Cyclone Fabien has intensified into a Category 3-equivalent cyclone in the open Indian Ocean, and is forecast to not affect land.
As of 18:00 UTC, Cyclone Fabien is located near 7.9 degrees south, 74.5 degrees east, or around 2,485 km east-northeast of Réunion. The Meteo-France (MFR) has estimated Fabien to have 10-minute winds of 165 km/h (105 mph) and a central pressure of 962 millibars. The Joint Typhoon Warning Center (JTWC) estimated Fabien to have 1-minute sustained winds of 185 km/h (115 mph), making the storm a category 3-equivalent cyclone in the Saffir-Simpson scale. It is currently moving southwest at 15 kph (9 mph).
Fabien is forecast to move westwards as a subtropical ridge builds up to its southwest, before getting in a col between the ridge and another ridge that is currently steering it southwestward, which will make the system slow down. Uncertainty then increases after that as the storm’s movement will depend on how strong the storm will be.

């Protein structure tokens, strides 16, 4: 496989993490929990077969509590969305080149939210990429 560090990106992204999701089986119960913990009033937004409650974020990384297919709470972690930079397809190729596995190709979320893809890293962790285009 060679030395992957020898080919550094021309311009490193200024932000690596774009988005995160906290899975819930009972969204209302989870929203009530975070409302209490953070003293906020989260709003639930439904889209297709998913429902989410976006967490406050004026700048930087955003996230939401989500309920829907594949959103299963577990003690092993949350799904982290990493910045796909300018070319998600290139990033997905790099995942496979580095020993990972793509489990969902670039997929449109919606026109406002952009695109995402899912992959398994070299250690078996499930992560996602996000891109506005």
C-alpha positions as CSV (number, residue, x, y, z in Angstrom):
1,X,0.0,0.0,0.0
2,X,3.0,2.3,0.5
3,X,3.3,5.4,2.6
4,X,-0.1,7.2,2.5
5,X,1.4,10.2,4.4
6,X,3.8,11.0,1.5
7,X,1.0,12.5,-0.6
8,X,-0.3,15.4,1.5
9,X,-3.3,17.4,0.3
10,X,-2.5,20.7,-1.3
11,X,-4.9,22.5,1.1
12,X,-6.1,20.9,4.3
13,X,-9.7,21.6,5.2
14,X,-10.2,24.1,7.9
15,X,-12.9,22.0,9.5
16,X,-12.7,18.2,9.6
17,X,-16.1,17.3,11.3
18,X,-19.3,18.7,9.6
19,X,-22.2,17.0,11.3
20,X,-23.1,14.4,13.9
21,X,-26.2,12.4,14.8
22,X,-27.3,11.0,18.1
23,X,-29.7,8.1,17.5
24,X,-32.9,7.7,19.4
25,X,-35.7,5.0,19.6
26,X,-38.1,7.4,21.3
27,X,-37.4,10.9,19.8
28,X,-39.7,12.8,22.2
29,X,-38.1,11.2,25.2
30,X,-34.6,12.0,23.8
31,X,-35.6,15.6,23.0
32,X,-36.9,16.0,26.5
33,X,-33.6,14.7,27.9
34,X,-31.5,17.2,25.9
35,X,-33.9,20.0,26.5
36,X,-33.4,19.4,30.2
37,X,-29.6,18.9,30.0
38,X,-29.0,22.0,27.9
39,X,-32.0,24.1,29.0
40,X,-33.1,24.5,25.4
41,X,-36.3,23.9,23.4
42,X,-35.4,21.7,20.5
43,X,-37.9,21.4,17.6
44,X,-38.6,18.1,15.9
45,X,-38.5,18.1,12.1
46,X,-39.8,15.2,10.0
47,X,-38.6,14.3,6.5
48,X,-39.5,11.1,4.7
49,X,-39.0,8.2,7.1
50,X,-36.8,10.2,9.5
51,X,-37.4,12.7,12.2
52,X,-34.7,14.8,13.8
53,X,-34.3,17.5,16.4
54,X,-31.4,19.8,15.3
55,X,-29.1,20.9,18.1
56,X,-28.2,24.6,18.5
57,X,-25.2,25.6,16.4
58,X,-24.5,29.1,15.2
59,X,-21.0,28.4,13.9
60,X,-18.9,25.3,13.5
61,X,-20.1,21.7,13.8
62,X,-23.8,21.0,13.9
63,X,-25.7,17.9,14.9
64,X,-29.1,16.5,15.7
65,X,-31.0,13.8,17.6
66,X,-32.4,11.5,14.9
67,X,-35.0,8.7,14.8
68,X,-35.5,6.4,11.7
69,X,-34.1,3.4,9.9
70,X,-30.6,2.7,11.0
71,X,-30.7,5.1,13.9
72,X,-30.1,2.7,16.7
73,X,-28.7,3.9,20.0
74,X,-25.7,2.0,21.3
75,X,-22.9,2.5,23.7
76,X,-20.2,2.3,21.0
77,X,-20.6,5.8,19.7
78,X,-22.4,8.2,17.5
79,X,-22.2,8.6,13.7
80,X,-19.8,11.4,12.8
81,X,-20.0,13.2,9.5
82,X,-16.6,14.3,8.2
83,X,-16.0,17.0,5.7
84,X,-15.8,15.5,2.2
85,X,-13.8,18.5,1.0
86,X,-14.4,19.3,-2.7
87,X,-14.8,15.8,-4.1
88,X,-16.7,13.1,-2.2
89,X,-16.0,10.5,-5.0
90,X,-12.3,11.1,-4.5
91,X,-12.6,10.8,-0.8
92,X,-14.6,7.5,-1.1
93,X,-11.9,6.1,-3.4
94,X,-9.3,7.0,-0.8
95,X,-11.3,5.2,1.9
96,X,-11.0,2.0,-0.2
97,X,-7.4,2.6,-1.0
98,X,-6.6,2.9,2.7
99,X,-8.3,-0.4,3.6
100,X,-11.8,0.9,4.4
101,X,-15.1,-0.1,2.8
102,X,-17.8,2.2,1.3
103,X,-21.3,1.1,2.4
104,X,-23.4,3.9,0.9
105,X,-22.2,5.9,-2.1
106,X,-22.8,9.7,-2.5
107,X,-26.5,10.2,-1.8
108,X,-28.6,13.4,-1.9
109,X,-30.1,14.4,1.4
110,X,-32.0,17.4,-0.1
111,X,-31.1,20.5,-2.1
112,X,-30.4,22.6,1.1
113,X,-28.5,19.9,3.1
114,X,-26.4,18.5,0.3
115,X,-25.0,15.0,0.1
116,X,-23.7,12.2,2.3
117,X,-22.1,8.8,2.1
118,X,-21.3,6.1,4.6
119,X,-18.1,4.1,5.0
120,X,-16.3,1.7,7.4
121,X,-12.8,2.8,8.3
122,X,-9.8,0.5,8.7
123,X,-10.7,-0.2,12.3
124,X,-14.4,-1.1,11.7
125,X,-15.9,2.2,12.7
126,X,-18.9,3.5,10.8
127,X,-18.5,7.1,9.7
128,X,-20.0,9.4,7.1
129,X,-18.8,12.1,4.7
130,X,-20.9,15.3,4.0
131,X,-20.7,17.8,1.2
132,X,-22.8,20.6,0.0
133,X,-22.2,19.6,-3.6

Intensity-wise, Fabien should continue intensifying, before shear increases and lead to weakening as it becomes stationary under the col.
According to the MFR, Fabien has become the latest intense tropical cyclone on the basin in the month of May, surpassing Cyclone Billy-Lila of 1986 by 6 days. Earlier in its life, Fabien also formed at 3 degrees south, becoming the only known Southern Hemisphere cyclone ever to form that near the equator; such feats were only accomplished by Northern Hemisphere cyclones, such as Cyclone Agni of 2004 and Typhoon Vamei of 2001.
The storm currently poses no threat to land, with the island of Diego Garcia near the storm expected to miss the strongest winds. We’ll keep you updated as the storm progresses.